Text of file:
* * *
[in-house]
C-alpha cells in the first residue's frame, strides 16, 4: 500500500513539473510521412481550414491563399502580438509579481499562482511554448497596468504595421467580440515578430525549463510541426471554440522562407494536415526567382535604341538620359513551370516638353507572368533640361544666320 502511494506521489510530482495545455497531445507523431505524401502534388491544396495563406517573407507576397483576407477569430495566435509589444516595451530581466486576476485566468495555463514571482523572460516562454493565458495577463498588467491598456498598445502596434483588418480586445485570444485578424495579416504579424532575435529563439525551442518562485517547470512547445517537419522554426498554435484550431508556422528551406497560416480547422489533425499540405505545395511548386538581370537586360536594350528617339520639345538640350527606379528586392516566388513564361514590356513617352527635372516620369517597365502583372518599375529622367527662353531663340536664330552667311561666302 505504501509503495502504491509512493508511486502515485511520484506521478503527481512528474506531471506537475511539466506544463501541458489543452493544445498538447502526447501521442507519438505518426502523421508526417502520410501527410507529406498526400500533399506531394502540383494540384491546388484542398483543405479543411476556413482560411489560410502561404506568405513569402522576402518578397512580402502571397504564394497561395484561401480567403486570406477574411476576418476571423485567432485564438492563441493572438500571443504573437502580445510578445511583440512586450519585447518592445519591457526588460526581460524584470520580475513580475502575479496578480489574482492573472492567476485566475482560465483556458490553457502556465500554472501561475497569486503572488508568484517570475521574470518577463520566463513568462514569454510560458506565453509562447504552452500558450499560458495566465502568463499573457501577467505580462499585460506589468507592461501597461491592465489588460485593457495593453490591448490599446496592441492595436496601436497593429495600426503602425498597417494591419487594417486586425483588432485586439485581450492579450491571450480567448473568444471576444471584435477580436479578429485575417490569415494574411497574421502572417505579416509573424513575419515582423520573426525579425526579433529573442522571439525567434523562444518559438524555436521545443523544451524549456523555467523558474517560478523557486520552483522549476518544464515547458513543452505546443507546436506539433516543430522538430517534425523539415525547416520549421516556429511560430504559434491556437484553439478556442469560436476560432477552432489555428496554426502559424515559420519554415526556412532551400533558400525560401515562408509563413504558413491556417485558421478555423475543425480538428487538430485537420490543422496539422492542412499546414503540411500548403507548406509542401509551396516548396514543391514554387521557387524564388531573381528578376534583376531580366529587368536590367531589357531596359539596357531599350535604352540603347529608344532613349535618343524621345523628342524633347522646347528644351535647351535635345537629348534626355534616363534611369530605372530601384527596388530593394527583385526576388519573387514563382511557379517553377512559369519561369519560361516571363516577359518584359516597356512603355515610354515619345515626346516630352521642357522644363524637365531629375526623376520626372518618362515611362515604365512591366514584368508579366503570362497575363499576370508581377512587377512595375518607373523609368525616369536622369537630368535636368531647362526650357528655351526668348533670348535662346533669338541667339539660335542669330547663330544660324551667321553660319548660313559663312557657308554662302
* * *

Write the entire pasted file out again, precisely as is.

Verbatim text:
[in-house]
C-alpha cells in the first residue's frame, strides 16, 4: 500500500513539473510521412481550414491563399502580438509579481499562482511554448497596468504595421467580440515578430525549463510541426471554440522562407494536415526567382535604341538620359513551370516638353507572368533640361544666320 502511494506521489510530482495545455497531445507523431505524401502534388491544396495563406517573407507576397483576407477569430495566435509589444516595451530581466486576476485566468495555463514571482523572460516562454493565458495577463498588467491598456498598445502596434483588418480586445485570444485578424495579416504579424532575435529563439525551442518562485517547470512547445517537419522554426498554435484550431508556422528551406497560416480547422489533425499540405505545395511548386538581370537586360536594350528617339520639345538640350527606379528586392516566388513564361514590356513617352527635372516620369517597365502583372518599375529622367527662353531663340536664330552667311561666302 505504501509503495502504491509512493508511486502515485511520484506521478503527481512528474506531471506537475511539466506544463501541458489543452493544445498538447502526447501521442507519438505518426502523421508526417502520410501527410507529406498526400500533399506531394502540383494540384491546388484542398483543405479543411476556413482560411489560410502561404506568405513569402522576402518578397512580402502571397504564394497561395484561401480567403486570406477574411476576418476571423485567432485564438492563441493572438500571443504573437502580445510578445511583440512586450519585447518592445519591457526588460526581460524584470520580475513580475502575479496578480489574482492573472492567476485566475482560465483556458490553457502556465500554472501561475497569486503572488508568484517570475521574470518577463520566463513568462514569454510560458506565453509562447504552452500558450499560458495566465502568463499573457501577467505580462499585460506589468507592461501597461491592465489588460485593457495593453490591448490599446496592441492595436496601436497593429495600426503602425498597417494591419487594417486586425483588432485586439485581450492579450491571450480567448473568444471576444471584435477580436479578429485575417490569415494574411497574421502572417505579416509573424513575419515582423520573426525579425526579433529573442522571439525567434523562444518559438524555436521545443523544451524549456523555467523558474517560478523557486520552483522549476518544464515547458513543452505546443507546436506539433516543430522538430517534425523539415525547416520549421516556429511560430504559434491556437484553439478556442469560436476560432477552432489555428496554426502559424515559420519554415526556412532551400533558400525560401515562408509563413504558413491556417485558421478555423475543425480538428487538430485537420490543422496539422492542412499546414503540411500548403507548406509542401509551396516548396514543391514554387521557387524564388531573381528578376534583376531580366529587368536590367531589357531596359539596357531599350535604352540603347529608344532613349535618343524621345523628342524633347522646347528644351535647351535635345537629348534626355534616363534611369530605372530601384527596388530593394527583385526576388519573387514563382511557379517553377512559369519561369519560361516571363516577359518584359516597356512603355515610354515619345515626346516630352521642357522644363524637365531629375526623376520626372518618362515611362515604365512591366514584368508579366503570362497575363499576370508581377512587377512595375518607373523609368525616369536622369537630368535636368531647362526650357528655351526668348533670348535662346533669338541667339539660335542669330547663330544660324551667321553660319548660313559663312557657308554662302